4. Continued maintenance
Network pen tests require multiple runs through a continuous time period to ensure long-term security. Professionals hired for this purpose will also look over the security controls used for the business network such as firewall, layered security, encryption processes, etc. Proper penetration tests, keeping in mind the needs of the system, client, and overall security.
What are the steps involved in the Network Penetration Testing process also known as Network Penetration Assessments?
Step 1: Reconnaissance
Today’s network security experts are taking on the disguise of well-trained hackers analyzing the system to find out any potential weaknesses or loopholes to manipulate – the reconnaissance strategy.
- The technical aspect – Here, the expert lookout for weaknesses in network ports, peripherals, and any other associated software that could allow hackers to break into the system. This is where a vulnerability assessment becomes highly useful, providing an outlook on other issues of the same nature within the system.
- The social aspect – Social engineering loopholes are the typical phishing scams, stealing of login credentials, etc. These kinds of tests could be used to increase employees’ awareness to avoid these scams (employees’ adherence to such policies is very important) and gain secure information about the general security status of the entire system.
Step 2: Discovery
In the discovery phase, penetration testers use the information gained from the reconnaissance strategy to run live tests with pre-coded or customized code scripts for identifying possible issues.
Usually, one script discovers one issue at a time, so multiple scripts may be required for the completion of the entire process. Technical and human sides of errors are given as equal importance – i.e., technical looks at SQL injections or weak peripheral security, and social looks into divulging of sensitive information.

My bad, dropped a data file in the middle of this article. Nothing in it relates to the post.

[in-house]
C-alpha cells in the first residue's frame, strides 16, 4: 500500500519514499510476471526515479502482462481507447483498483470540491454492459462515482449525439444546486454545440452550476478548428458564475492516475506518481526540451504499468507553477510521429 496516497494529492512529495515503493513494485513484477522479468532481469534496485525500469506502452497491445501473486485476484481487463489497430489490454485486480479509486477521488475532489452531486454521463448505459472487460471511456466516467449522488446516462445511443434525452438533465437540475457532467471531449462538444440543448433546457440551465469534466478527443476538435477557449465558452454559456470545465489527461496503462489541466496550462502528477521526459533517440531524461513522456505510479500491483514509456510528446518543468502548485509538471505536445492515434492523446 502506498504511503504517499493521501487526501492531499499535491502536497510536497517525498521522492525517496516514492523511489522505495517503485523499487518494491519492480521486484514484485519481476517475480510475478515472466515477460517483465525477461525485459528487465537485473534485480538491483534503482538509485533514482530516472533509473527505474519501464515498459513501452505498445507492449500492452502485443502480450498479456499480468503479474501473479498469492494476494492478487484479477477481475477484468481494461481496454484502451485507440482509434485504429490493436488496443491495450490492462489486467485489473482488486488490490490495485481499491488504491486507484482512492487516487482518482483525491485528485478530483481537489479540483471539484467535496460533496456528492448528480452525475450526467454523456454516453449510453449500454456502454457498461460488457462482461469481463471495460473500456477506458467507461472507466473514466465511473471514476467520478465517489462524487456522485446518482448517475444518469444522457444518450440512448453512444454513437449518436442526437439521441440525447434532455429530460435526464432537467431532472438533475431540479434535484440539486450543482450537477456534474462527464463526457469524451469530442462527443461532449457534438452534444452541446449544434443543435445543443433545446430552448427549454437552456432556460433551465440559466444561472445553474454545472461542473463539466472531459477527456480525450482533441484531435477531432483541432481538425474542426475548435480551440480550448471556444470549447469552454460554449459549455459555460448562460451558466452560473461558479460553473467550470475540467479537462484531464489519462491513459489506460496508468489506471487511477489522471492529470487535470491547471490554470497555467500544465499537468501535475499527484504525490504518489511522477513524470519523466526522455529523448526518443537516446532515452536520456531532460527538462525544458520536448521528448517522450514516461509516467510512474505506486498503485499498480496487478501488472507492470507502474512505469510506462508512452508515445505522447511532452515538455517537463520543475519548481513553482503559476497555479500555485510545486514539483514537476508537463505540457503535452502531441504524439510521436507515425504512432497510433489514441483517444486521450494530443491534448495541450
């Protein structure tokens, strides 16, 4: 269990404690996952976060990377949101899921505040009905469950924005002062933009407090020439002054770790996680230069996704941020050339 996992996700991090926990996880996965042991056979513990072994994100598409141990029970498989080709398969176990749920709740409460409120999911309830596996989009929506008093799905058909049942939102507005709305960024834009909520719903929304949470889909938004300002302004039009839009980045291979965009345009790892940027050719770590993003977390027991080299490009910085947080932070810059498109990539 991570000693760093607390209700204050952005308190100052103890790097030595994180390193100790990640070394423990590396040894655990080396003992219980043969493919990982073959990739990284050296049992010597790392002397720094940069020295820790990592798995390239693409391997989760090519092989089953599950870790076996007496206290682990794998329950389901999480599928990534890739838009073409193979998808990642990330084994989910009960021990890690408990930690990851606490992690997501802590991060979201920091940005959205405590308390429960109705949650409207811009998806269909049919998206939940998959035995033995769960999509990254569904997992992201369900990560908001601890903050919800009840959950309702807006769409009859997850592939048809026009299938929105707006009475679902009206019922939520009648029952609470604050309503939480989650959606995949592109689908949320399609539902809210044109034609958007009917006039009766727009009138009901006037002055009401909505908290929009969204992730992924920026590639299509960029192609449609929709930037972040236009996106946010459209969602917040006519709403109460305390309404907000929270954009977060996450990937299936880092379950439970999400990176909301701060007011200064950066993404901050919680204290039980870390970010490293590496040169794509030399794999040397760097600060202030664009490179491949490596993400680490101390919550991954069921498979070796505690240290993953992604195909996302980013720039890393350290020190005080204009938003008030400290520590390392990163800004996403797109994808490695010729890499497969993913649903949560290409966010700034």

Step 3: Exploitation
In the exploitation phase, pentesters leverage the information obtained in the discovery phase such as possible vulnerabilities and entry points, etc., and then begin to test the discovered exploits in your network devices or IT systems. The goal of the exploitation phase is to break into the network environment by avoiding detection and identifying entry points using a different set of pentesting tools available on the internet.
How does one conduct Network Penetration Testing?
Every system has unique requirements, and hence, the below-mentioned tests can be used individually, or in combination.
1. Black Box
A ‘black box’ test is conducted without any prior knowledge of how the network functions or any of its technical characteristics. Therefore, the test functions by fully exploring the given network in a comprehensive manner so as to conduct a pointed attack.
This is the most realistic version of a general cyber attack and businesses that prefer this are ones that handle the most sensitive data and/or wish to stay informed of all potential loopholes for malicious hackers. Examples of black-box testing tools include Selenium, Applitools, Microsoft Coded UI, etc.
2. Gray box